My beloved Natasha,
You’re only two years old now, and the world seems so exciting and bright and wonderful to you. I wish it would stay that way forever, and that I could protect you from the things that will hurt you one day. But I know that’s not what life is like.
We lie in the rocking chair as I soothe you to sleep with songs that my great-grandmother once sang to my grandmother, and you smile contentedly as you feel the warmth of my body and the beat of my heart. It feels like the safest place in the world, but I know you won’t be in my arms forever; that one day you’ll be a teenager, and we’ll fight, and you might even tell me that you hate me, but that will be the time when you need me the most. To grow into yourself is often a painful experience.
I realize that even though I look at you and see the most beautiful child in the world, that one day you will look in the mirror and feel close to tears as you examine every perceived imperfection. Statistically speaking, you’re unlikely to know how beautiful you are. I know that cruel words in the playground will hurt your heart sometimes. They say “sticks and stones will break my bones,” but in my experience, nothing hurts more than words.
I know that because you were born a girl, there’s a 1 in 5 chance that you’ll experience sexual assault, and a 1 in 3 chance that you’ll experience the hell of domestic abuse. I will try my best to help you beat the odds, to keep you safe, and to teach you to keep yourself safe.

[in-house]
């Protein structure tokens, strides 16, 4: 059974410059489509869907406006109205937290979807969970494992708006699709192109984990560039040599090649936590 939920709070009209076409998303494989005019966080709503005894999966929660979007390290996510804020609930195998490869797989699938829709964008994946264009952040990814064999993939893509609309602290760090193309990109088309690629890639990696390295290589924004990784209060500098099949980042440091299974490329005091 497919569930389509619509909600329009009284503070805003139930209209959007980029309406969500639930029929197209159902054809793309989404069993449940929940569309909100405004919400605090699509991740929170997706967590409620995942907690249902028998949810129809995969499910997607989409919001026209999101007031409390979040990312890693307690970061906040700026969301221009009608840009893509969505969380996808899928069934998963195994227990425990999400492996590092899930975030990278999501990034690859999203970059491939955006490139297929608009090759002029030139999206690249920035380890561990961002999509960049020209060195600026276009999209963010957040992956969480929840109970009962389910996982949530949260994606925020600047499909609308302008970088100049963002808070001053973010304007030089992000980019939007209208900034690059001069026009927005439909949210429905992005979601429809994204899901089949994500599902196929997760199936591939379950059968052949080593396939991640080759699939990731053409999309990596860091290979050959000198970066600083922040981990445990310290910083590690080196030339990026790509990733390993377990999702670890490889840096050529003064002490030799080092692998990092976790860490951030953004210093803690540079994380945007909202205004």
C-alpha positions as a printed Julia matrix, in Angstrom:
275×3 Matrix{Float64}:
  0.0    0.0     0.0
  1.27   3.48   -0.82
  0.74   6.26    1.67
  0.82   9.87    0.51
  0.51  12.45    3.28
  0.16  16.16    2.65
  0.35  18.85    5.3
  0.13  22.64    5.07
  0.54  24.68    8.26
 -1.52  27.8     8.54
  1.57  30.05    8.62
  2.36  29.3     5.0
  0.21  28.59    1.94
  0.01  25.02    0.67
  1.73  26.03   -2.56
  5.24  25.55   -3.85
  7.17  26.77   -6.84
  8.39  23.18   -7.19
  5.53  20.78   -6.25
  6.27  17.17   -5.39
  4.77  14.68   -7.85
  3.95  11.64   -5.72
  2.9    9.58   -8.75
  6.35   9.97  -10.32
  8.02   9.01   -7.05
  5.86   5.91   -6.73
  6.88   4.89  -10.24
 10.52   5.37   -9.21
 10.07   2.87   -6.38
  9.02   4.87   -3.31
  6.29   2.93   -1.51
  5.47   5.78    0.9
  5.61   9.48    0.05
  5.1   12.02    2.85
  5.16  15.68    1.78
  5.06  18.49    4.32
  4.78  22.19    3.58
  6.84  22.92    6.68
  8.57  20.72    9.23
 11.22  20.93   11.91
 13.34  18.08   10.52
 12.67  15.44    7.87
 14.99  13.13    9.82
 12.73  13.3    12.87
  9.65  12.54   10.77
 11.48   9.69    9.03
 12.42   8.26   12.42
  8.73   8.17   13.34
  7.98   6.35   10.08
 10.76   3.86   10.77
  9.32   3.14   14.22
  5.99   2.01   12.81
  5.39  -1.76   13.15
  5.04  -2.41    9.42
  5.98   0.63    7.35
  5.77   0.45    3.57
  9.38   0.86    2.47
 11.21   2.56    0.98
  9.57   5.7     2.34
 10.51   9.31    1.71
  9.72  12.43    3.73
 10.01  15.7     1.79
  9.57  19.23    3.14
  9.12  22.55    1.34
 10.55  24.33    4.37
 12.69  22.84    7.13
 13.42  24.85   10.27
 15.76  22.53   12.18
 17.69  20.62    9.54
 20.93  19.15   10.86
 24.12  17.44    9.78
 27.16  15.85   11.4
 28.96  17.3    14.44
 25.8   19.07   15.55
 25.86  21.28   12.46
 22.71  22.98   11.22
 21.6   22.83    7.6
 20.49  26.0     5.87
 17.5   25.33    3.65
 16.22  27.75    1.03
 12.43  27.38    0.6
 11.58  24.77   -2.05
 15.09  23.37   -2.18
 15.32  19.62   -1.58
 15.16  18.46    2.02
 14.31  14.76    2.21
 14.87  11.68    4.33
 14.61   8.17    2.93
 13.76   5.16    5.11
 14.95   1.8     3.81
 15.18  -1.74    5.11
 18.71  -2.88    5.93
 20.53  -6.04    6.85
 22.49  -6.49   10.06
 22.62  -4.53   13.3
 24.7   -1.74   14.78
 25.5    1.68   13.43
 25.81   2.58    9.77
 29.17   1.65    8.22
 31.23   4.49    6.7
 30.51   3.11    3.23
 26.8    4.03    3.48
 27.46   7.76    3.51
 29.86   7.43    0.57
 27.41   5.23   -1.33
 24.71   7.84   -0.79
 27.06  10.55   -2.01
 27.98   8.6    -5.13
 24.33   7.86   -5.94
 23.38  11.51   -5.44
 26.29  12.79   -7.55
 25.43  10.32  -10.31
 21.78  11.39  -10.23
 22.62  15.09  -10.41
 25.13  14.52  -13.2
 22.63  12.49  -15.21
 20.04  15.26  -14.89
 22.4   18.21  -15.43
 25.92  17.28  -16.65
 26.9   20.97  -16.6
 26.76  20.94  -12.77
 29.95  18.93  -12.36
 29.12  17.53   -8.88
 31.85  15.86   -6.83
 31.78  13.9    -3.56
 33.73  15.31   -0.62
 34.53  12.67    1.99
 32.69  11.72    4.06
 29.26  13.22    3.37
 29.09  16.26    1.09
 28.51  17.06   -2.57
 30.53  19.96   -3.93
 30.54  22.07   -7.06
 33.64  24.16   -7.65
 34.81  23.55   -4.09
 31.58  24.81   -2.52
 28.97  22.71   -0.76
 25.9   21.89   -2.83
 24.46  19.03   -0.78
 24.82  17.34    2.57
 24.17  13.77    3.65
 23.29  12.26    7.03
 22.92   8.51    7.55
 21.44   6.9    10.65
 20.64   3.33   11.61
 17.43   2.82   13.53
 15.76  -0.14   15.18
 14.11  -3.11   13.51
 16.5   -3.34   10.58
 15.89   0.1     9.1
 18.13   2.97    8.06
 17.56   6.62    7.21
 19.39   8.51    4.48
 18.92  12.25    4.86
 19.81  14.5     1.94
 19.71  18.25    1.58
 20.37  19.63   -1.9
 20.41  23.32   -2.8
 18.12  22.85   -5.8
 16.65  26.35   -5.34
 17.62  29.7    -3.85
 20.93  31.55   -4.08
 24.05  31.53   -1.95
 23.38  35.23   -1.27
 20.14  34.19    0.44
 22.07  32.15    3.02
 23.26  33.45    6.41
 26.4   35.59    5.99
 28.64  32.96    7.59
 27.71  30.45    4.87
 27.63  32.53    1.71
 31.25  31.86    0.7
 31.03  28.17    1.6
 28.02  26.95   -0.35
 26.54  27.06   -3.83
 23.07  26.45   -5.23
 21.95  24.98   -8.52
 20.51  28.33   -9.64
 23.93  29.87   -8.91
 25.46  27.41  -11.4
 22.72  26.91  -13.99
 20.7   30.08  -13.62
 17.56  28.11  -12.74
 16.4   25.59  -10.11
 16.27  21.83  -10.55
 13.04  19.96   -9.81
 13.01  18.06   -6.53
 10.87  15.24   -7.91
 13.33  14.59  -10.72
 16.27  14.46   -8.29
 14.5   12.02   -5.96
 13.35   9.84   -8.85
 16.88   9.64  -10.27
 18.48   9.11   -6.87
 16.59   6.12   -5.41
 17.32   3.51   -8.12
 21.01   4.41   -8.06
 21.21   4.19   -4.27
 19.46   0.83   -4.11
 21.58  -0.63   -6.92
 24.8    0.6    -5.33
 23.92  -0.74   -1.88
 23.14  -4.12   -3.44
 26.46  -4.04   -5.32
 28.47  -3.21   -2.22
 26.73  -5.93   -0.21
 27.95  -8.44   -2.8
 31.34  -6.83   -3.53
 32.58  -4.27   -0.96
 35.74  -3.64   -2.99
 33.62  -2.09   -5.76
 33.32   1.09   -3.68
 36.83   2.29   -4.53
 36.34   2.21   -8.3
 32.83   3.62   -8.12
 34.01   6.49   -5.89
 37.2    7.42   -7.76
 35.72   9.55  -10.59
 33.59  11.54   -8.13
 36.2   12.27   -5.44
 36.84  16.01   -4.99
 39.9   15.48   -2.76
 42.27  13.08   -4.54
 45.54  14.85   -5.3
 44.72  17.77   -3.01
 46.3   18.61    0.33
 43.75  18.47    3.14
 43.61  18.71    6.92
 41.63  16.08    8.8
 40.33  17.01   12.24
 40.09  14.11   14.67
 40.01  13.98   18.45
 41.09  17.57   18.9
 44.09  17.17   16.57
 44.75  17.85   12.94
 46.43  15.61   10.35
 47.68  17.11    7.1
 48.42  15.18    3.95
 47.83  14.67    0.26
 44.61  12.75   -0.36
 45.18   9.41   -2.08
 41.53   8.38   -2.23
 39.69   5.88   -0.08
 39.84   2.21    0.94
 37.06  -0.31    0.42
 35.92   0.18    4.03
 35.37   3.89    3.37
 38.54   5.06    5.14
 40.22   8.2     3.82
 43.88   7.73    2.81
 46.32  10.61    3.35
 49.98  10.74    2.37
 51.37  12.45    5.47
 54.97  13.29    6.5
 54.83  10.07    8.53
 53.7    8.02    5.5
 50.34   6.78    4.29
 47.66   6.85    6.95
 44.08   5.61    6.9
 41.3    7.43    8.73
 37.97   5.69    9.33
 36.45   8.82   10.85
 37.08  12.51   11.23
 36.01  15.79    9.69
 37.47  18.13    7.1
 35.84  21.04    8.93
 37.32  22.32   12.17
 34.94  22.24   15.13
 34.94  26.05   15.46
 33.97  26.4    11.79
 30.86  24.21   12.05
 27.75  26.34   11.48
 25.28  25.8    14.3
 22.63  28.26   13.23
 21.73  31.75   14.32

I know I can’t wrap you up in cotton-wool and shelter you from reality, because sometimes life is unfair, and sometimes it just plain sucks. But you still have to live it. I will be scared watching you go out into the world, just like my mother was before me. I’ll pray you make less mistakes than I did, but I also pray that you will learn from the mistakes you make, and that they will make you stronger; that the bumps in the road give you resilience. I hope that when you fall in love, you will always have the confidence to believe that you deserve happiness and respect. I hope that you will cultivate a loving heart, but won’t let yourself be taken advantage of.
I will always try set a good example for you. I know I’ll make mistakes sometimes, but I will do my best to be a loving, kind and supportive mother.
I look forward to you blossoming into a woman who believes in herself, who shows compassion for others, and who brings light into this world.
With all my love,
The author to this story prefers to remain anonymous, but I think she presents a wonderful opportunity to talk about the not-so-joyful parts of motherhood. It’s scary to think about our children growing up and becoming adults, making adult choices. We think of our own poor choices and we worry about the kind of people our adult children will meet. But that is life. We cannot keep them babies forever. At some point we have to let them go, free to pave their own paths, and learn from their own mistakes. It’s our prayer and our hope that we have prepared them well for the life ahead.
Can you relate to this mother? Are there just as many fears as you have hopes for your children’s futures?